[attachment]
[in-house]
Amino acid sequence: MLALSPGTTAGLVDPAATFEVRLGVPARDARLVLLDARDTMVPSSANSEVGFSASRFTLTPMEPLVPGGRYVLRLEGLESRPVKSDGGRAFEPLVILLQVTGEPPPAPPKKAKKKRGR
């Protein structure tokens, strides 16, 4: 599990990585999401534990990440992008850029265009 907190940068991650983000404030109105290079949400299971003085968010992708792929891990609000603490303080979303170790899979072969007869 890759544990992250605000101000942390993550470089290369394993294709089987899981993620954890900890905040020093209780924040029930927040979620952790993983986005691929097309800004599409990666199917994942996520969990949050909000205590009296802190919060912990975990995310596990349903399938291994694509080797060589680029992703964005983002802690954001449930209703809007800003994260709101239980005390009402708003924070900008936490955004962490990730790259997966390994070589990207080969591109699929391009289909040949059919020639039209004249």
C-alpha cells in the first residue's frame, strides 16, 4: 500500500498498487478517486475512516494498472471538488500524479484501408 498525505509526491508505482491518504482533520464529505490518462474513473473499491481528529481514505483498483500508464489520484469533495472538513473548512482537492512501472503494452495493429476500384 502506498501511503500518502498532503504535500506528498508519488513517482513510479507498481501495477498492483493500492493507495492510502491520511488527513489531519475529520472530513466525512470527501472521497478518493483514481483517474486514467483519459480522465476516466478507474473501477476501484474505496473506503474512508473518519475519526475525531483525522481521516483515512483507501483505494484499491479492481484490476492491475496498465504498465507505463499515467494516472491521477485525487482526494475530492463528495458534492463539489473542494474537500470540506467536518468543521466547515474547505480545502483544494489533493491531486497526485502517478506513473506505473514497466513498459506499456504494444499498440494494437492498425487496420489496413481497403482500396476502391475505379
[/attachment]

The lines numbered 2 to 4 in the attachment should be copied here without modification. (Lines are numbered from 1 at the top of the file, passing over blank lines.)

Amino acid sequence: MLALSPGTTAGLVDPAATFEVRLGVPARDARLVLLDARDTMVPSSANSEVGFSASRFTLTPMEPLVPGGRYVLRLEGLESRPVKSDGGRAFEPLVILLQVTGEPPPAPPKKAKKKRGR
């Protein structure tokens, strides 16, 4: 599990990585999401534990990440992008850029265009 907190940068991650983000404030109105290079949400299971003085968010992708792929891990609000603490303080979303170790899979072969007869 890759544990992250605000101000942390993550470089290369394993294709089987899981993620954890900890905040020093209780924040029930927040979620952790993983986005691929097309800004599409990666199917994942996520969990949050909000205590009296802190919060912990975990995310596990349903399938291994694509080797060589680029992703964005983002802690954001449930209703809007800003994260709101239980005390009402708003924070900008936490955004962490990730790259997966390994070589990207080969591109699929391009289909040949059919020639039209004249």
C-alpha cells in the first residue's frame, strides 16, 4: 500500500498498487478517486475512516494498472471538488500524479484501408 498525505509526491508505482491518504482533520464529505490518462474513473473499491481528529481514505483498483500508464489520484469533495472538513473548512482537492512501472503494452495493429476500384 502506498501511503500518502498532503504535500506528498508519488513517482513510479507498481501495477498492483493500492493507495492510502491520511488527513489531519475529520472530513466525512470527501472521497478518493483514481483517474486514467483519459480522465476516466478507474473501477476501484474505496473506503474512508473518519475519526475525531483525522481521516483515512483507501483505494484499491479492481484490476492491475496498465504498465507505463499515467494516472491521477485525487482526494475530492463528495458534492463539489473542494474537500470540506467536518468543521466547515474547505480545502483544494489533493491531486497526485502517478506513473506505473514497466513498459506499456504494444499498440494494437492498425487496420489496413481497403482500396476502391475505379